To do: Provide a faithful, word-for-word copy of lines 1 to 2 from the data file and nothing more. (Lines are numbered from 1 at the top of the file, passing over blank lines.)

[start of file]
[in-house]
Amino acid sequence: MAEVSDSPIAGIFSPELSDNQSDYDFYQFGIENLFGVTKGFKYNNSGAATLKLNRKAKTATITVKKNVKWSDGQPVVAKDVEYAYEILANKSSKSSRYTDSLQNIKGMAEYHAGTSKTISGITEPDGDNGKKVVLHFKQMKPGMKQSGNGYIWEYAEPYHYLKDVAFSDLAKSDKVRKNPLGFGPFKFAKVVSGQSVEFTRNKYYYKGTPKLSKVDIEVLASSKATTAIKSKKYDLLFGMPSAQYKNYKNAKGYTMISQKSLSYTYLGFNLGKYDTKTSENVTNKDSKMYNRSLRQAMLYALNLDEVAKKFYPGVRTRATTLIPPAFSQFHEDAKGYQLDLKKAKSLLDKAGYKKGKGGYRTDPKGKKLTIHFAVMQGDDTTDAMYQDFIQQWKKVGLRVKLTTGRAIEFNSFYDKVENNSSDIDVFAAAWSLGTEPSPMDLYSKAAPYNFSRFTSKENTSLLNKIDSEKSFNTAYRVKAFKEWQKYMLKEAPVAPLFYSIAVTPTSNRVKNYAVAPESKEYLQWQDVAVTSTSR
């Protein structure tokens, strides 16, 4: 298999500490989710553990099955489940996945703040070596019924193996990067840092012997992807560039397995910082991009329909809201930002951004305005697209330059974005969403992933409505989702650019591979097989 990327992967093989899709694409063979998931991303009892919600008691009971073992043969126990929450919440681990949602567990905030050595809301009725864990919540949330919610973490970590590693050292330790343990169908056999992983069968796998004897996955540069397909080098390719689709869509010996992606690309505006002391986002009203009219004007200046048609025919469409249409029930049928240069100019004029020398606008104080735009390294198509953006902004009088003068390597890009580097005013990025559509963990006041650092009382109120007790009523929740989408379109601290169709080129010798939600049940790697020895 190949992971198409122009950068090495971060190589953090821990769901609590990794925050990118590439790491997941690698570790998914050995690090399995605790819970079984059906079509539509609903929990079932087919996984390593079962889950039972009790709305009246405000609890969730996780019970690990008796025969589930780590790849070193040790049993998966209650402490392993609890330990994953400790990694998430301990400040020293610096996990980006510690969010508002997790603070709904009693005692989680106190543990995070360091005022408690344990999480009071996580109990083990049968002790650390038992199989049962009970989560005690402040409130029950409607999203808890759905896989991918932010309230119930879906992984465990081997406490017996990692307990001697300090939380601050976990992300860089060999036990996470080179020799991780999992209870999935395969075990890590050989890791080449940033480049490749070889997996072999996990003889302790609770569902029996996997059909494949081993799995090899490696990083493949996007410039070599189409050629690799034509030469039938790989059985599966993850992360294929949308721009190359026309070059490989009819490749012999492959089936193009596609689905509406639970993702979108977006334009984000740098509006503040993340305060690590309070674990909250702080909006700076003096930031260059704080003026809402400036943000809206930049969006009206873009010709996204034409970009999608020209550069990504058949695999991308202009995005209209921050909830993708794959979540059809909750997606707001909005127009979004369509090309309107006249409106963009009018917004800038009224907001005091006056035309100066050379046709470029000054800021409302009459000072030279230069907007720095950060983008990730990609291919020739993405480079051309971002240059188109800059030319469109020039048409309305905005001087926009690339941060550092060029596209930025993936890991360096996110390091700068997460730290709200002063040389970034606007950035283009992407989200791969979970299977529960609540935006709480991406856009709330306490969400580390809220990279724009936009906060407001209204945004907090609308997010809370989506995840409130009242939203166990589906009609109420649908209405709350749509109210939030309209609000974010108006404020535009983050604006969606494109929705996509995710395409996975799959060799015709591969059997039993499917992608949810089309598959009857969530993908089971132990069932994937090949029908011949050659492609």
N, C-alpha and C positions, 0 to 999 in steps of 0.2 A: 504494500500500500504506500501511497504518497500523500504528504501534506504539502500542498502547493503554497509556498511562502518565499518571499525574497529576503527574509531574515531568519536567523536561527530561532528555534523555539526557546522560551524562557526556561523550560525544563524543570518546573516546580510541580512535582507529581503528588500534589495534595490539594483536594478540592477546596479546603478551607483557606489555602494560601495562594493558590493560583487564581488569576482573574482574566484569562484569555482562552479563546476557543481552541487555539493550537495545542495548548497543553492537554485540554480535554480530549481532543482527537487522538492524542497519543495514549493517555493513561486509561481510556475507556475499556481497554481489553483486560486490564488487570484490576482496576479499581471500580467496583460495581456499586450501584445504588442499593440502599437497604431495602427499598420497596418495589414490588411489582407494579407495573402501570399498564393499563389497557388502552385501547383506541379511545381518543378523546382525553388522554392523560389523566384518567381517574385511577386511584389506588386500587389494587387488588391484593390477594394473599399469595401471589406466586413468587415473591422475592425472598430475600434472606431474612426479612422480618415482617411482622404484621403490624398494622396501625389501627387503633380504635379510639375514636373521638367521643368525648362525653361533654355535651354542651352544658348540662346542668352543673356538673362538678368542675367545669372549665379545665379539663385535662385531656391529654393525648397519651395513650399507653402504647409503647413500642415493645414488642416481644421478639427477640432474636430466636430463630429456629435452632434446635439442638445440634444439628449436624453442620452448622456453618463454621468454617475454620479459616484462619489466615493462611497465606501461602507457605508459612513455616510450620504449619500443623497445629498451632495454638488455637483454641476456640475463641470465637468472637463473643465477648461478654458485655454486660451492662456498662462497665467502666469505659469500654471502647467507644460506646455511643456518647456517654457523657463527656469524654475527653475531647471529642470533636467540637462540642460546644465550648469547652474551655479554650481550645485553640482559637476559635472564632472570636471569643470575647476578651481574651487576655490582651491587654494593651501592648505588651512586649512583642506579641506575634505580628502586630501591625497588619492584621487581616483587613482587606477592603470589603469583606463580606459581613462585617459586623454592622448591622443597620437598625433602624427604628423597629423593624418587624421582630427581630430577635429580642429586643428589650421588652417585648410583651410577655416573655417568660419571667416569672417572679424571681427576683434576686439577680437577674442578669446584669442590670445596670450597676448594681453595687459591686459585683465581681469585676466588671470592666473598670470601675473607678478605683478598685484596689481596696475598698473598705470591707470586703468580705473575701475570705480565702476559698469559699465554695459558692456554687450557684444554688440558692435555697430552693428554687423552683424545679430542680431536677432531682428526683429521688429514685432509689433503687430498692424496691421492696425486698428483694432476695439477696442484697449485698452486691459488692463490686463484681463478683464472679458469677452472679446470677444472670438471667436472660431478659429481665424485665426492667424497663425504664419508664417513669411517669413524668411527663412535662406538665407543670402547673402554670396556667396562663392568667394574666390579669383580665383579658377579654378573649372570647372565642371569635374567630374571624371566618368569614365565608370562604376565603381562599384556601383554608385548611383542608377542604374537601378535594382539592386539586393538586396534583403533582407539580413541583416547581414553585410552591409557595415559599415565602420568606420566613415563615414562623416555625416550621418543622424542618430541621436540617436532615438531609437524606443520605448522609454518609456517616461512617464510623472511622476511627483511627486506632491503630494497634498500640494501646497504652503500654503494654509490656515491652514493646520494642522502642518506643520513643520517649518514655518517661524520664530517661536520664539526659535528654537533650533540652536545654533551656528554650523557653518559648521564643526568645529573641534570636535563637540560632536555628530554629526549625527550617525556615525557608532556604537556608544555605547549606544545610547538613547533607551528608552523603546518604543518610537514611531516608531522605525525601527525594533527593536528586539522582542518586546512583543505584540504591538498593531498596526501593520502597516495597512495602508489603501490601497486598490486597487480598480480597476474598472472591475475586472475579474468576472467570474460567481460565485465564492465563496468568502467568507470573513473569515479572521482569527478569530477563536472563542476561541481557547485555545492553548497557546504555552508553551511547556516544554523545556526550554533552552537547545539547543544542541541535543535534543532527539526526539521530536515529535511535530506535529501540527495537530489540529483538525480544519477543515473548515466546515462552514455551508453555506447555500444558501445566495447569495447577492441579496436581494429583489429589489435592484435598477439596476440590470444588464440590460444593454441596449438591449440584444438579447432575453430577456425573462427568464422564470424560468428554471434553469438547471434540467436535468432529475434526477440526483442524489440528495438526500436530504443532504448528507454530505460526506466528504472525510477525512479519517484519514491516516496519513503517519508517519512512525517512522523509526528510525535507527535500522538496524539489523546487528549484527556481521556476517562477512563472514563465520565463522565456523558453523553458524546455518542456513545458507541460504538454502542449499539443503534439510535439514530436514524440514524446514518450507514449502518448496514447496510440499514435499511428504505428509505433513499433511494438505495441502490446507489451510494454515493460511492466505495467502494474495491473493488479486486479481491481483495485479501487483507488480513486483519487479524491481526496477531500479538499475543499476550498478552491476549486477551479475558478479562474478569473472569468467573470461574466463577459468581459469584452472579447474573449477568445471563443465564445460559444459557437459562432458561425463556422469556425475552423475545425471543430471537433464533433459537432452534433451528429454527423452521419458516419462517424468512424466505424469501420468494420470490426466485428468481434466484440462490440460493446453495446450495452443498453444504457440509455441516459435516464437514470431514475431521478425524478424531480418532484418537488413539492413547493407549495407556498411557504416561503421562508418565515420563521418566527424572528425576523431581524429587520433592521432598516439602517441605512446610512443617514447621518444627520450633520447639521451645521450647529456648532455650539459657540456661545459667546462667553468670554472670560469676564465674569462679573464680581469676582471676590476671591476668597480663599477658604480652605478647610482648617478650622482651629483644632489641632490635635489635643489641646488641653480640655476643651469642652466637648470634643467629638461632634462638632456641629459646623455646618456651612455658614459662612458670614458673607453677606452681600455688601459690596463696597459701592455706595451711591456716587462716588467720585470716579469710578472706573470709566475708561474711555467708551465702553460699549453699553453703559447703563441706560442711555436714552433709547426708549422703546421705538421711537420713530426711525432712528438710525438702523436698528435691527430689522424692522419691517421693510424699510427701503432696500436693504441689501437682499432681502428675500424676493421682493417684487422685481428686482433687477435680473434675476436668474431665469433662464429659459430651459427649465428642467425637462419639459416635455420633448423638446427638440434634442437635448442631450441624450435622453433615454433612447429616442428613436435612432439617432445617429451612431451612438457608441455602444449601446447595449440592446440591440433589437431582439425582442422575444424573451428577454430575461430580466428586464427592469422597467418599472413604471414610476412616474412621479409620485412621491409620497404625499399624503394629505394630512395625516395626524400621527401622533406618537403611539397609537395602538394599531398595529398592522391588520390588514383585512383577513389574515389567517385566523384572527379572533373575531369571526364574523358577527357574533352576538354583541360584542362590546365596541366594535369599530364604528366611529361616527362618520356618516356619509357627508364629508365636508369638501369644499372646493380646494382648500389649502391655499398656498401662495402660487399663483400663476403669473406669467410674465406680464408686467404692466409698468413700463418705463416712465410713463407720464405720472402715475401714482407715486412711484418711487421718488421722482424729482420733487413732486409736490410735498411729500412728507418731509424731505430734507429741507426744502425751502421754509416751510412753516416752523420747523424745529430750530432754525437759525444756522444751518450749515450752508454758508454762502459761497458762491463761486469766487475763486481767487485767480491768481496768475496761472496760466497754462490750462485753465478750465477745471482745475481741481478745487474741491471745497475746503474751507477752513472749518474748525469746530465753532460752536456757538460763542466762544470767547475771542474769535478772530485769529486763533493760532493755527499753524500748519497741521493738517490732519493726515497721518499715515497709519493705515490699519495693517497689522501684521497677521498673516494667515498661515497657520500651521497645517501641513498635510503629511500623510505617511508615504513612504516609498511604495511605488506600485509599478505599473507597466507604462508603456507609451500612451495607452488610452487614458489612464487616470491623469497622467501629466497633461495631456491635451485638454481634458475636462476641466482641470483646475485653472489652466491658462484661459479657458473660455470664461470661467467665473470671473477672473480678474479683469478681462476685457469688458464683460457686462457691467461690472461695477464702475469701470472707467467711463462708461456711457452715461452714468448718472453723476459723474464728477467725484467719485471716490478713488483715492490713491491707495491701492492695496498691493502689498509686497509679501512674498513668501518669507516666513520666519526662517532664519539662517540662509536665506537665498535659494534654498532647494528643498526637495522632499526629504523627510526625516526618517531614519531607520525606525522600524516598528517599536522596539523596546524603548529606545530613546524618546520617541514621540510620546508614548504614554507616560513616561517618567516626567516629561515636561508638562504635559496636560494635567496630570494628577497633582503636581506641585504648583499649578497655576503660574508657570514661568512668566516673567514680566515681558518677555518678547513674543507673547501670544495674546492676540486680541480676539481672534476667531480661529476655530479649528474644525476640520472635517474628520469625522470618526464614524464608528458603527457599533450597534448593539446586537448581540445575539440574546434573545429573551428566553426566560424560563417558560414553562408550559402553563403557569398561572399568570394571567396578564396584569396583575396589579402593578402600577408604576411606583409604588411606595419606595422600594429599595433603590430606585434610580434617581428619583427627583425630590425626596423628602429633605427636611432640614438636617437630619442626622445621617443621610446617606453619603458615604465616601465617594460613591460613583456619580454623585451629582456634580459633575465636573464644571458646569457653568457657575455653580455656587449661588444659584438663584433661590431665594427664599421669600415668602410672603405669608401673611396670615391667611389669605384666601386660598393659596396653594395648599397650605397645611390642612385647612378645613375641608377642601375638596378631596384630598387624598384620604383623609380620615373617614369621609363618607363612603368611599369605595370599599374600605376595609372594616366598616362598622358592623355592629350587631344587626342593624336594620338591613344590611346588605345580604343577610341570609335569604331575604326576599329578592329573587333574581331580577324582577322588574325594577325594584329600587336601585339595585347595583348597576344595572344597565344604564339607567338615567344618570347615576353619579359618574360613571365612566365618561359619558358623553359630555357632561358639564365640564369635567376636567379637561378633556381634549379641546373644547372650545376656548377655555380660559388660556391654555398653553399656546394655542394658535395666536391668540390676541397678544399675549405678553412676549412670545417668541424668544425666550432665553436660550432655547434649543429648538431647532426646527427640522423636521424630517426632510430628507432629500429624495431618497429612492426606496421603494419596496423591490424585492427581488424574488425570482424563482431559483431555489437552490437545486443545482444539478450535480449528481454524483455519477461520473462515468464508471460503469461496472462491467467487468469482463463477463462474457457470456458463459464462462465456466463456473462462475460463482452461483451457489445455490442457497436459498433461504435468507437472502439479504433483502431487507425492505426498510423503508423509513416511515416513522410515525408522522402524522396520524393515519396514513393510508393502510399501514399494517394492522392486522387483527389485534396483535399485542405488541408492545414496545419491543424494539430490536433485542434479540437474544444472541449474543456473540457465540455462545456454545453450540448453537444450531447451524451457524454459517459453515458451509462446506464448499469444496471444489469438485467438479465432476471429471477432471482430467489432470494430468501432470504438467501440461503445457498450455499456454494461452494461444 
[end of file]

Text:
[in-house]
Amino acid sequence: MAEVSDSPIAGIFSPELSDNQSDYDFYQFGIENLFGVTKGFKYNNSGAATLKLNRKAKTATITVKKNVKWSDGQPVVAKDVEYAYEILANKSSKSSRYTDSLQNIKGMAEYHAGTSKTISGITEPDGDNGKKVVLHFKQMKPGMKQSGNGYIWEYAEPYHYLKDVAFSDLAKSDKVRKNPLGFGPFKFAKVVSGQSVEFTRNKYYYKGTPKLSKVDIEVLASSKATTAIKSKKYDLLFGMPSAQYKNYKNAKGYTMISQKSLSYTYLGFNLGKYDTKTSENVTNKDSKMYNRSLRQAMLYALNLDEVAKKFYPGVRTRATTLIPPAFSQFHEDAKGYQLDLKKAKSLLDKAGYKKGKGGYRTDPKGKKLTIHFAVMQGDDTTDAMYQDFIQQWKKVGLRVKLTTGRAIEFNSFYDKVENNSSDIDVFAAAWSLGTEPSPMDLYSKAAPYNFSRFTSKENTSLLNKIDSEKSFNTAYRVKAFKEWQKYMLKEAPVAPLFYSIAVTPTSNRVKNYAVAPESKEYLQWQDVAVTSTSR